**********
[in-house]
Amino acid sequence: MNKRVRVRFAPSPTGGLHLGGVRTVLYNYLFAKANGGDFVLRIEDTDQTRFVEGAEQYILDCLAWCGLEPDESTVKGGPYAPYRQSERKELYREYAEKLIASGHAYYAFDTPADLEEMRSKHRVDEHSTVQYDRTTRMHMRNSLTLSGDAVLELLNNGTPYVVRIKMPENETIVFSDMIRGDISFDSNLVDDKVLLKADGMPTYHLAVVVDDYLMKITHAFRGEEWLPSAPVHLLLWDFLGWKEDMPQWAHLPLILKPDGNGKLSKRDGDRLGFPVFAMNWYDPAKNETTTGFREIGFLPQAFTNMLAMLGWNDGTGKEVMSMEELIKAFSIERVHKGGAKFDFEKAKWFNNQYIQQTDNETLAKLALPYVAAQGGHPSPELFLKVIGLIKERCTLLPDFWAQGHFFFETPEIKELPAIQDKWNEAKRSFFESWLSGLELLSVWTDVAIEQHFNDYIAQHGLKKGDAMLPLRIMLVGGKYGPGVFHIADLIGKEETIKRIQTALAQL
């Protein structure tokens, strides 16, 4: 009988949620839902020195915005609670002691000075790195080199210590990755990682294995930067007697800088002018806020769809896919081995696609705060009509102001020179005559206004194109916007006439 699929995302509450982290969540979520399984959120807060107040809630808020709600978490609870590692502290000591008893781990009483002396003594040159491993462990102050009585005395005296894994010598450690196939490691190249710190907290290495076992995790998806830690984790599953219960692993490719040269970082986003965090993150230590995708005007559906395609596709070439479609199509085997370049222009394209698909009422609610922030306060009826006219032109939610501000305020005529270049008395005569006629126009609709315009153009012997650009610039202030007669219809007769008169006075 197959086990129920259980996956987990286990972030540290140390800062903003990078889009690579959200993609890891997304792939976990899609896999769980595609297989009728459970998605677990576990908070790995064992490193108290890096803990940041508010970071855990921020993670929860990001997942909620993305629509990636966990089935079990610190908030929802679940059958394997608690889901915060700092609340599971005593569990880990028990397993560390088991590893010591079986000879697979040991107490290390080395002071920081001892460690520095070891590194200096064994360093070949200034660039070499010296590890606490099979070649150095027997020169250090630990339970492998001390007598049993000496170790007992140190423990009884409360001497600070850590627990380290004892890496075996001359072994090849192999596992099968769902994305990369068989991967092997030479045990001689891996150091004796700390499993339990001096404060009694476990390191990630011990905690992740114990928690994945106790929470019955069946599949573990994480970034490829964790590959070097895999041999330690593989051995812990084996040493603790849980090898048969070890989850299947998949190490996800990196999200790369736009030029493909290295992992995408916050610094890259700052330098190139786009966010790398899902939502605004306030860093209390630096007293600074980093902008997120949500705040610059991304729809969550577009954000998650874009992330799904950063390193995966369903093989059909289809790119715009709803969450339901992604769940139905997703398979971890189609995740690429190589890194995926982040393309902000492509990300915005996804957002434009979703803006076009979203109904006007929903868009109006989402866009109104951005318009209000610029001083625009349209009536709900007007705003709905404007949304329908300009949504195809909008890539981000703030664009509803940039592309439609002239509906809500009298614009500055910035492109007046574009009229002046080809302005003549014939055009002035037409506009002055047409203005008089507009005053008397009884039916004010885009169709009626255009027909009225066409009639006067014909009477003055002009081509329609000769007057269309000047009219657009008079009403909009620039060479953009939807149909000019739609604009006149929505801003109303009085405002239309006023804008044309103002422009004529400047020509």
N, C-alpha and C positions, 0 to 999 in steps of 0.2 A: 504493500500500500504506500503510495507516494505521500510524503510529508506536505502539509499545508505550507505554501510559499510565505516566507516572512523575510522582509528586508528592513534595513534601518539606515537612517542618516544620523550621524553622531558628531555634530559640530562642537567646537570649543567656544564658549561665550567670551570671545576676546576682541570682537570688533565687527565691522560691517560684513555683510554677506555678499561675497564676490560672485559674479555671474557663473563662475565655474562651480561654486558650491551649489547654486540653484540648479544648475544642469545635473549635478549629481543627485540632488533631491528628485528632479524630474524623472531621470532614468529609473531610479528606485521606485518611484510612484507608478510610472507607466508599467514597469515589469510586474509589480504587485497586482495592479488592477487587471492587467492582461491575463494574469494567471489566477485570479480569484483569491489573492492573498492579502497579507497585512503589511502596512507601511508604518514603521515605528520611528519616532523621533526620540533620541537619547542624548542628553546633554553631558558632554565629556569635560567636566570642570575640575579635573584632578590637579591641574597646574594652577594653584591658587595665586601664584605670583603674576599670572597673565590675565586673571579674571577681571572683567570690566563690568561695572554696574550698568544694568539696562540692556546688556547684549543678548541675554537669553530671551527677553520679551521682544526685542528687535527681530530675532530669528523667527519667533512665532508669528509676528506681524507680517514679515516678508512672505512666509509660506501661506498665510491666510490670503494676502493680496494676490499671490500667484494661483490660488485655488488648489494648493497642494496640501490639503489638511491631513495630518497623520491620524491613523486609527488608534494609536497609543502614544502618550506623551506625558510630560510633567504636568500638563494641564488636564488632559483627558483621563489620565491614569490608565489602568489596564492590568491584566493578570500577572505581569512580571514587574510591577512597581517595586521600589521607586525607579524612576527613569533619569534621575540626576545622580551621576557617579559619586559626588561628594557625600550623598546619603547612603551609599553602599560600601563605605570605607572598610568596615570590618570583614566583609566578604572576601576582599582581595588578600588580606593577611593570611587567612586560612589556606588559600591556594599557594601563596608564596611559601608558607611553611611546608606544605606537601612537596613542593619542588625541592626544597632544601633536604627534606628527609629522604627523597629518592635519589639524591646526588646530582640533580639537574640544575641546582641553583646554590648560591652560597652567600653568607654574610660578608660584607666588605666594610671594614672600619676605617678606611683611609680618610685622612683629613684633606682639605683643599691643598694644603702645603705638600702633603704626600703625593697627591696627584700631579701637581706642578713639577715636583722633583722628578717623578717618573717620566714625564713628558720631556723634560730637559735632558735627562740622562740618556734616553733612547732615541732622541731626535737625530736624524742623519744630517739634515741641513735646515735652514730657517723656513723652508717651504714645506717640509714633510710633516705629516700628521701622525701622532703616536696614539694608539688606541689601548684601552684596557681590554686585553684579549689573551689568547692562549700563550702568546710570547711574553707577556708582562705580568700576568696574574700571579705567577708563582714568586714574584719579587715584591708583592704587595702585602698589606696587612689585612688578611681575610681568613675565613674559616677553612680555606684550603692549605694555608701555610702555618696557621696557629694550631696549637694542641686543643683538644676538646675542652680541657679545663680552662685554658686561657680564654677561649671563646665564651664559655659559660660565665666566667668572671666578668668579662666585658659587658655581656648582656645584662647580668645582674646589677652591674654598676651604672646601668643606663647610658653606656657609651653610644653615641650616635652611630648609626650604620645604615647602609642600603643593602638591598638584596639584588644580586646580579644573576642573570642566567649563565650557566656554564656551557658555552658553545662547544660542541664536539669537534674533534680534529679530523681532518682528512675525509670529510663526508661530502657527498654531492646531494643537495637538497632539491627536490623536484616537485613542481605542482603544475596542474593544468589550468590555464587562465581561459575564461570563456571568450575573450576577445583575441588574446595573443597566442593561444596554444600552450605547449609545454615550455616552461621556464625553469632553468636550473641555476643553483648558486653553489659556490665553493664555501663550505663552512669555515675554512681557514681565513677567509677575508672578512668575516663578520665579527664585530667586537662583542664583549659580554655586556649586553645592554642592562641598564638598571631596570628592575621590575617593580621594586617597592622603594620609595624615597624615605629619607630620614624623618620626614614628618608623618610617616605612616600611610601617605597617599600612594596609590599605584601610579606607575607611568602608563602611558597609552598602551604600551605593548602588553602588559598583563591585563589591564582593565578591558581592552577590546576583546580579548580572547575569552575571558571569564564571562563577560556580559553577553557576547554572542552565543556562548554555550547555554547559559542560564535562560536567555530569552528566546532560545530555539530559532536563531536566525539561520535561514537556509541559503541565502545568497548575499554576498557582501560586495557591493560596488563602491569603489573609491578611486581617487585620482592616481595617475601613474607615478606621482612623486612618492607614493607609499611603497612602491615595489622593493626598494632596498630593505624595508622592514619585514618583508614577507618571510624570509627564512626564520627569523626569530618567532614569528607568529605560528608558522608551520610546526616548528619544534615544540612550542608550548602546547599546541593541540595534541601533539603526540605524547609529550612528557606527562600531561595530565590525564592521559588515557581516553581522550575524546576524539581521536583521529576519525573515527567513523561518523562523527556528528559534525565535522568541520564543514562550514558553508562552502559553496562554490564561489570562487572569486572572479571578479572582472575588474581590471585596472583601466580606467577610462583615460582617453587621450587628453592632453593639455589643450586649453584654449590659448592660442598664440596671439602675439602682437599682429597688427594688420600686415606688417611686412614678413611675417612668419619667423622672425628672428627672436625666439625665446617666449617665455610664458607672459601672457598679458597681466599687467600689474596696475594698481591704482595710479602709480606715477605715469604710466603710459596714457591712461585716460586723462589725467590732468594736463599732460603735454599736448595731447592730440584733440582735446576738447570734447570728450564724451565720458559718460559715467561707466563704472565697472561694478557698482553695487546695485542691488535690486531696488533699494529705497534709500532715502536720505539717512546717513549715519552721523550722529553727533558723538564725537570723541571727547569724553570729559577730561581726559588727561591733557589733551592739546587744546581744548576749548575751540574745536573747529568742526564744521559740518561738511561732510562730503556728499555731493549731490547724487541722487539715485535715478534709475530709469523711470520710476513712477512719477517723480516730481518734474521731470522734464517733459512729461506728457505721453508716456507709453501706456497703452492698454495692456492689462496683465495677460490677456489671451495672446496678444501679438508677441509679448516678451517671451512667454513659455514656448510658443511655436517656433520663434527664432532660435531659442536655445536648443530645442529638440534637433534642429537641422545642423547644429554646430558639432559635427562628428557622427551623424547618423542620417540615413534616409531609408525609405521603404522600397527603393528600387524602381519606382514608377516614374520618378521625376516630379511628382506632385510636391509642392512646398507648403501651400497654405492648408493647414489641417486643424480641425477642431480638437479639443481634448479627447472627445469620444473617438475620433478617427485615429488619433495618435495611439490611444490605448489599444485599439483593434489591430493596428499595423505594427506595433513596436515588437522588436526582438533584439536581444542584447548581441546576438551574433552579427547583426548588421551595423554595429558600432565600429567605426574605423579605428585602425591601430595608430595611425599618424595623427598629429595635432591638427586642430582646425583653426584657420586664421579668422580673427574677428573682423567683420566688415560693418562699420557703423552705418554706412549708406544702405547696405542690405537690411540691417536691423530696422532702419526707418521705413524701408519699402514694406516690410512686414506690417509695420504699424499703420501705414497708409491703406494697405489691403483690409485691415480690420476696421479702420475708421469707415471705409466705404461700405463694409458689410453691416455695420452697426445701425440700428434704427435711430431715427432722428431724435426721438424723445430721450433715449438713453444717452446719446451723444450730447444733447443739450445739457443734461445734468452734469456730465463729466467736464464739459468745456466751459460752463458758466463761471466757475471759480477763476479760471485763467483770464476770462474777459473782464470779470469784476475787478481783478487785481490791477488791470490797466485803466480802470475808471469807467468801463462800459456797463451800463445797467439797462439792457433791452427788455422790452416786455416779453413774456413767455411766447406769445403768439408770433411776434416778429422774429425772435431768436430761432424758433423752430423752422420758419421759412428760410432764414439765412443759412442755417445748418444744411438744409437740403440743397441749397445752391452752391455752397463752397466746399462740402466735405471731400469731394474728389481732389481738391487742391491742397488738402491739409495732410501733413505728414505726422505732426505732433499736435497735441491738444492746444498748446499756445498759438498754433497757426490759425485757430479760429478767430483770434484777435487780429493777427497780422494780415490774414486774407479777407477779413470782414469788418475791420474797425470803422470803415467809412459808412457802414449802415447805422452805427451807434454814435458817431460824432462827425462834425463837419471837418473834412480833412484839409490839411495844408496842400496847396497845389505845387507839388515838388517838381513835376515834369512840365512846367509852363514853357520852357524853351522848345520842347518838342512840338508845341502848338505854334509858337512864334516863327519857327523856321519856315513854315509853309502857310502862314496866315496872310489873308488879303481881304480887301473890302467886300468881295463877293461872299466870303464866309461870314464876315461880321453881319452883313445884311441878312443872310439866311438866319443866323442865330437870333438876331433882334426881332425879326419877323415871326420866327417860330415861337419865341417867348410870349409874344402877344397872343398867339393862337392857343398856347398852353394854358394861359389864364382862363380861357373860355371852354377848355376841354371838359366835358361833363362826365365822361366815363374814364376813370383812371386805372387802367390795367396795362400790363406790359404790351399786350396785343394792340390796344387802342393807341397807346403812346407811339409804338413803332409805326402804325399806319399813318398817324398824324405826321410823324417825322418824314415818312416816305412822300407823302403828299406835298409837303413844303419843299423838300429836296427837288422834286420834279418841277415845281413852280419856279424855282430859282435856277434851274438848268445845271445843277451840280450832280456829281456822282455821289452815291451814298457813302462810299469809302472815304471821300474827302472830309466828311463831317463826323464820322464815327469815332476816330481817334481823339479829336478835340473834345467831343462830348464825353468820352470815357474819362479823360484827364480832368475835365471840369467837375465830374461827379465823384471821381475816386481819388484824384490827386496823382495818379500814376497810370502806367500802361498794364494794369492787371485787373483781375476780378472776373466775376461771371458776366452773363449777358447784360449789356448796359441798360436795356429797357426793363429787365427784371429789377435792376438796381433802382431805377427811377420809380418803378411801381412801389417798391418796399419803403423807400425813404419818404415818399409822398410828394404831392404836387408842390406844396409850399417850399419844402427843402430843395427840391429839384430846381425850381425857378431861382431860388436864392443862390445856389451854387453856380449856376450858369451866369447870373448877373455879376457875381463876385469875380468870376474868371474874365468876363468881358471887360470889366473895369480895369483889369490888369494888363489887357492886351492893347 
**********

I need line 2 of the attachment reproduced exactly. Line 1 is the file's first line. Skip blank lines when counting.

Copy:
Amino acid sequence: MNKRVRVRFAPSPTGGLHLGGVRTVLYNYLFAKANGGDFVLRIEDTDQTRFVEGAEQYILDCLAWCGLEPDESTVKGGPYAPYRQSERKELYREYAEKLIASGHAYYAFDTPADLEEMRSKHRVDEHSTVQYDRTTRMHMRNSLTLSGDAVLELLNNGTPYVVRIKMPENETIVFSDMIRGDISFDSNLVDDKVLLKADGMPTYHLAVVVDDYLMKITHAFRGEEWLPSAPVHLLLWDFLGWKEDMPQWAHLPLILKPDGNGKLSKRDGDRLGFPVFAMNWYDPAKNETTTGFREIGFLPQAFTNMLAMLGWNDGTGKEVMSMEELIKAFSIERVHKGGAKFDFEKAKWFNNQYIQQTDNETLAKLALPYVAAQGGHPSPELFLKVIGLIKERCTLLPDFWAQGHFFFETPEIKELPAIQDKWNEAKRSFFESWLSGLELLSVWTDVAIEQHFNDYIAQHGLKKGDAMLPLRIMLVGGKYGPGVFHIADLIGKEETIKRIQTALAQL